The study was conducted between July 2013 and November 2014 in 11 high-complexity medical centers from Argentina, Colombia, Ecuador, Guatemala, Mexico, Peru, and Venezuela.
Study design and population
This was a multicenter observational study that included consecutive inpatients of any age and sex with BSI caused by any Enterobacteriaceae with minimal inhibitory concentration (MIC) ≥ 1 μg/mL for cefotaxime and/or ceftriaxone. Only one isolate per patient was included. Individuals included had clinical findings of systemic inflammatory response syndrome . Exclusion criteria were patients whose isolates grew more than one microorganism or whose patient’s clinical data were incomplete. Patients with CPE BSI were designated as exposed patients, whereas patients with non-CPE BSI were designated as non-exposed. CPE was defined based on the molecular detection by polymerase chain reaction (PCR) of any carbapenemase (described ahead).
Sample size and sampling
Sample size was calculated using Stata® version 9.0 (StataCorp LP, College Station, TX, USA). We considered a mortality rate of 32.1% in patients with CPE infection and of 9.9% in patients with non-CPE infection , a blaKPC prevalence of 12.8% in gram-negative bacteria , a 95% confidence level and an 80% power. Ratio of exposed to non-exposed patients was ≈1:4.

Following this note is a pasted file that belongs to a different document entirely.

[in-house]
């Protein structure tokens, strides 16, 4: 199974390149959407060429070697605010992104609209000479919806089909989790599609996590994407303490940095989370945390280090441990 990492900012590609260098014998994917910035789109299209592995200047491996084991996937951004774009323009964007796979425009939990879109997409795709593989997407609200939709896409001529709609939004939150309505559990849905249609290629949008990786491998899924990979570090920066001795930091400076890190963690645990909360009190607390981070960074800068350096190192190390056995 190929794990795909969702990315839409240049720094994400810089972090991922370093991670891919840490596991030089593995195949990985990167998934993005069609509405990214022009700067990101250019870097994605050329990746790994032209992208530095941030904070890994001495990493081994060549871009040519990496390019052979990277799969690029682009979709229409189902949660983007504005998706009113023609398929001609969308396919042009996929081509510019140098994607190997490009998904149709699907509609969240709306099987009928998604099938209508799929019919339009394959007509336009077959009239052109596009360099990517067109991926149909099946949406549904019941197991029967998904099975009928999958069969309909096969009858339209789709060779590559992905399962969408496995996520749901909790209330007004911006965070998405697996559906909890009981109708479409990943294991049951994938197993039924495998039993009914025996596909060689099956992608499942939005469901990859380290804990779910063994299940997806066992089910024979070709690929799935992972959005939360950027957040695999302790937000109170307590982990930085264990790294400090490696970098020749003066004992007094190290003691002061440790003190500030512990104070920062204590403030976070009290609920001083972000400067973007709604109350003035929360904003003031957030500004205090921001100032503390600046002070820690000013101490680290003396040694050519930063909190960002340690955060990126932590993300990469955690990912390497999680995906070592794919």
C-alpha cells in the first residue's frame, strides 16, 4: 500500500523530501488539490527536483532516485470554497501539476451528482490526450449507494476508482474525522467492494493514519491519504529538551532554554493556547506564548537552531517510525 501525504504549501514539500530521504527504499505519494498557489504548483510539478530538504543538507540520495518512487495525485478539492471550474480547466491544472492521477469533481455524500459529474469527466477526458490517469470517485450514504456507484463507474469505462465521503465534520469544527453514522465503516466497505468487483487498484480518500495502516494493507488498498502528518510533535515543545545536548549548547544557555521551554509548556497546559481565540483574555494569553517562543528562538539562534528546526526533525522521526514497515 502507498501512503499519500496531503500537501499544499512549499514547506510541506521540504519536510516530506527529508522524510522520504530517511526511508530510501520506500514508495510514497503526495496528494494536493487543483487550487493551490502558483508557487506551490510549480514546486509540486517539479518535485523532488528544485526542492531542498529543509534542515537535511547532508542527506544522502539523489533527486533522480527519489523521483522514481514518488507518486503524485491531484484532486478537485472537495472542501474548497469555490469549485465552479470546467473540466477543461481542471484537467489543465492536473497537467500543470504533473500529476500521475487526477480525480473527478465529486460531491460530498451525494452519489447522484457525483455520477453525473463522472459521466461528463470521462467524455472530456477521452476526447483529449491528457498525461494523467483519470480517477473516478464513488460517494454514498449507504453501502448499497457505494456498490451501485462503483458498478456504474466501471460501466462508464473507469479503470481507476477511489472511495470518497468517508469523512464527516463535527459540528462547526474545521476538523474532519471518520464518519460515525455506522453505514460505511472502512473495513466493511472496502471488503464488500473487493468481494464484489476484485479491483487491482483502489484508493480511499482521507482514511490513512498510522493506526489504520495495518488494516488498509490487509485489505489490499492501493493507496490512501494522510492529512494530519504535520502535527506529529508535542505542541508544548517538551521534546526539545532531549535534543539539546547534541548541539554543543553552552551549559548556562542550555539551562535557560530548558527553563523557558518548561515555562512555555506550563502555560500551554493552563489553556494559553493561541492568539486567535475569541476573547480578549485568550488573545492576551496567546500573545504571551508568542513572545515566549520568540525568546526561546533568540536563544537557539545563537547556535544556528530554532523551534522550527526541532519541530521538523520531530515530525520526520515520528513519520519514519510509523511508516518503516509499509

Enrolled subjects who met selection criteria were followed until discharge or death. Demographic, microbiological and clinical characteristics (i.e., age, sex, acquisition of infection, bacterial isolate, bacteremia source, Pitt bacteremia score (PBS) , intensive care unit [ICU] admission, underlying diseases and comorbidities, and treatment of the bacteremic episode) were collected from medical records into a case report form (CRF). Blood samples obtained during hospitalization were used for microbiological cultures. All microbiology laboratories of the participating hospitals used automated systems for microorganism identification and in vitro antibiotic susceptibility testing. Antimicrobial MICs were interpreted according to the breakpoints of the Clinical and Laboratory Standards Institute (CLSI) 2014 guidelines . In each hospital one co-investigator and one coordinator were in charge of the patient selection and follow-up, as well as of the data collection, and shipment of isolates and CRFs to the International Center for Medical Research and Training (CIDEIM).